Luke Bynum DPT, OCS
When direct access isn’t fun...
Being a physical therapist in the military comes with great pride and responsibility. Part of that responsibility is the amount of autonomy a military PT has to order imaging, prescribe meds, make referrals, and manage complex cases. It’s a really cool way to practice, but practicing in a form of primary care medicine, can certainly have its challenges…and some of those challenges don’t have happy endings.
Towards the end of my deployment, a young man presented to the clinic with a complaint of left posterior shoulder pain. He reported the onset of pain when he was lifting a ruck sack (military backpack) and throwing it on his back prior to a hike a few months ago. His exam was fairly benign. Almost all of his special tests were negative, his strength was normal, his neuro exam was normal, and he had no other complaints or red flag symptoms. On palpation, he had some discomfort at his teres major and minor. I could also feel a hardened area in that region which was tender to palpation. In my mind, I was thinking this could be something like ossification from a muscle tear. I wanted to send the patient for an ultrasound to evaluate the area and make sure it wasn't something worse, but on this deployment, ultrasound was not an option. I considered a CT scan but honestly didn’t want to subject the patient to that much radiation. I sent him for a plain film x-ray to evaluate for any ossification in the area. I saw him two days later and the imaging was completely normal. We talked about a CT scan, but the patient was leaving the deployment in three weeks and advised he could get an ultrasound when he returned to the US. I treated him for the muscle strain which of course included dry needling because…lets face it, that’s what I do. He had pain relief. I gave him a HEP and a few weeks later he left the deployment. I wish I could tell you that US just showed a muscle strain. But that isn’t how this story goes.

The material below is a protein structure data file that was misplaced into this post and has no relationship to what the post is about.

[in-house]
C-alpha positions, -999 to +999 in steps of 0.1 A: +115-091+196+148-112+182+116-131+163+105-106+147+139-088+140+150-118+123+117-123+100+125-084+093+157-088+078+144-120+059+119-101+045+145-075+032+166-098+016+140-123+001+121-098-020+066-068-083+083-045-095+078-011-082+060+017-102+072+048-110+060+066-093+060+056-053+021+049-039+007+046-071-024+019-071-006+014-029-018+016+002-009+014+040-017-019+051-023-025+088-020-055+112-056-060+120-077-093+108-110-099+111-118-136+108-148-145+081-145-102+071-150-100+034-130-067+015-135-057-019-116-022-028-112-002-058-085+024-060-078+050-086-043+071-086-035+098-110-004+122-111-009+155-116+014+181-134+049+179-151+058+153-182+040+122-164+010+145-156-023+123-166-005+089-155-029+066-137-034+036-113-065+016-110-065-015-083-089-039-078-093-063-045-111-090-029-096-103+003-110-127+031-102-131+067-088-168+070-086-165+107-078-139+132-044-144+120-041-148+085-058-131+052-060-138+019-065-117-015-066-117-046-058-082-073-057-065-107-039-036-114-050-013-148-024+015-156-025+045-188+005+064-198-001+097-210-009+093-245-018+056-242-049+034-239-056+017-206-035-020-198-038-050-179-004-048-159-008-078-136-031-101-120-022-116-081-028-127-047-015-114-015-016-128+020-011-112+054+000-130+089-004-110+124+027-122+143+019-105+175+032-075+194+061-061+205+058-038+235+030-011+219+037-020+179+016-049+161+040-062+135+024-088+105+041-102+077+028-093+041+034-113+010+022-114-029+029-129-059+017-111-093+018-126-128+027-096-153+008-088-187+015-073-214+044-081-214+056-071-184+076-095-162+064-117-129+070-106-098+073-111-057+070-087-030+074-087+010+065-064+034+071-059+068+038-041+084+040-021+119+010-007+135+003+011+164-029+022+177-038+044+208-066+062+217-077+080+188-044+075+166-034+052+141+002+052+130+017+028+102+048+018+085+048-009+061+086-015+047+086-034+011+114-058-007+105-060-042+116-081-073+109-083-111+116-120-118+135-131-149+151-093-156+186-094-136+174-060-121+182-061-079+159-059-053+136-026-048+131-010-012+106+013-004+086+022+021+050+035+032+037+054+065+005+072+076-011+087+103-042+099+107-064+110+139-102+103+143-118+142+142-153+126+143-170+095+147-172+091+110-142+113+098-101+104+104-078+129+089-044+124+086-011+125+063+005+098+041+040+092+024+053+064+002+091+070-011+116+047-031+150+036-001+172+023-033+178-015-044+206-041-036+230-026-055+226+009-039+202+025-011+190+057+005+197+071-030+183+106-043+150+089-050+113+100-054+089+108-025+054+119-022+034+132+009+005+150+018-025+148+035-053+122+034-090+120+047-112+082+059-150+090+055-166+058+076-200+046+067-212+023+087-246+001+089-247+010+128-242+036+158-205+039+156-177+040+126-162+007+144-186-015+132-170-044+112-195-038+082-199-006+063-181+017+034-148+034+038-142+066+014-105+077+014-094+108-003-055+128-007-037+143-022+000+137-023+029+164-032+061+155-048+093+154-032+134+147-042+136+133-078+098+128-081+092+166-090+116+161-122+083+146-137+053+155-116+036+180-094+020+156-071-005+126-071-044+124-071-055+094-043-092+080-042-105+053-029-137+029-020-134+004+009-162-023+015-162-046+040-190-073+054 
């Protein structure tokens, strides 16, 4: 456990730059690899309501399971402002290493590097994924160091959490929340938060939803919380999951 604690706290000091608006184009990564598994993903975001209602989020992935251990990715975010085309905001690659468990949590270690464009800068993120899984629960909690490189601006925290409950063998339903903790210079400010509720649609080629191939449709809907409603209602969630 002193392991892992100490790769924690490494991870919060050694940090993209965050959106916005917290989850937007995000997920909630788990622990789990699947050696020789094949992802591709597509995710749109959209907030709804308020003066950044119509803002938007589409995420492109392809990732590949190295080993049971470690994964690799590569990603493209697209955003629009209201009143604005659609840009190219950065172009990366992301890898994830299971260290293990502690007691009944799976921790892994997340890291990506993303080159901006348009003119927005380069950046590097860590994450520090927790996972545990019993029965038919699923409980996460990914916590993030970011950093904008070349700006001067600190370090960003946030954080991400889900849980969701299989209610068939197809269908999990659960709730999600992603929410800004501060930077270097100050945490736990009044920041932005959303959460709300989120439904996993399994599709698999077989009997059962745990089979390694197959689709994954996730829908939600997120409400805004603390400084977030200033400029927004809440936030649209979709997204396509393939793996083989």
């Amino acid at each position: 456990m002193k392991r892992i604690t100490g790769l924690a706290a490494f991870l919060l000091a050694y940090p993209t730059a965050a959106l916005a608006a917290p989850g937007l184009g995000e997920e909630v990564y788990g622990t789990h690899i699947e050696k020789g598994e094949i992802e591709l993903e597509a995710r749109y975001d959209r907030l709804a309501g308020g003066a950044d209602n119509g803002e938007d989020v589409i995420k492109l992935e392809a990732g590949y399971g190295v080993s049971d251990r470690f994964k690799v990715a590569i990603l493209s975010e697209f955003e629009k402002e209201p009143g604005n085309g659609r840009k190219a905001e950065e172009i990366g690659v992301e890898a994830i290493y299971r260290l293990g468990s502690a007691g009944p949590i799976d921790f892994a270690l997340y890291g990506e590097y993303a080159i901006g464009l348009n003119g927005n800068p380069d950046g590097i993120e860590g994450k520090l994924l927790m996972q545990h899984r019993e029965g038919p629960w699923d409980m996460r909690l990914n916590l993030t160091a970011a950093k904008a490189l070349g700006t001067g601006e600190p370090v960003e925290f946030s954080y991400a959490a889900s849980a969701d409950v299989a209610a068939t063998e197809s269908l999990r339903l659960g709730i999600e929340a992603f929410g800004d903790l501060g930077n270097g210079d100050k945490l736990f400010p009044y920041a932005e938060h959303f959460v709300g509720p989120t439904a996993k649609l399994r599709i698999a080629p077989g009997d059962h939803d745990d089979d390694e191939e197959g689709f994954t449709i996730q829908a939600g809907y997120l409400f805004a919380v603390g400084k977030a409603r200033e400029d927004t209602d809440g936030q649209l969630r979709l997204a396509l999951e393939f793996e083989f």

The US led to an MRI which led to a PET scan which led to some of the worst news anyone could get. Long story short, the hardened area was a Stage IV sarcoma which had already metastasized to the patient’s spine, abdominal mesentery, and lymph nodes. The patient had zero symptoms. He had a mechanism of injury for his shoulder pain. He had none of the red flag or constitutional symptoms they teach us to ask about during school…but he had metastatic cancer. Cancer.org says Stage IV sarcomas are rarely curable. You can read more about them here.
It is a hard story to tell. The diagnosis was a kick in the gut. It was a kick in the gut to most of the providers on this deployment. It just doesn’t seem right for an otherwise healthy young military man to be handed a death sentence when the only complaint was shoulder pain. That’s the nature of medicine I suppose. Fortunately, in the world of physical therapy, it isn’t typically an everyday experience.
Sometimes the shoulder pain you’ve evaluated a ton of times before is more complicated than that. Always screen for red flags. Sometimes things aren't as they seem. Please keep that in the back of your mind.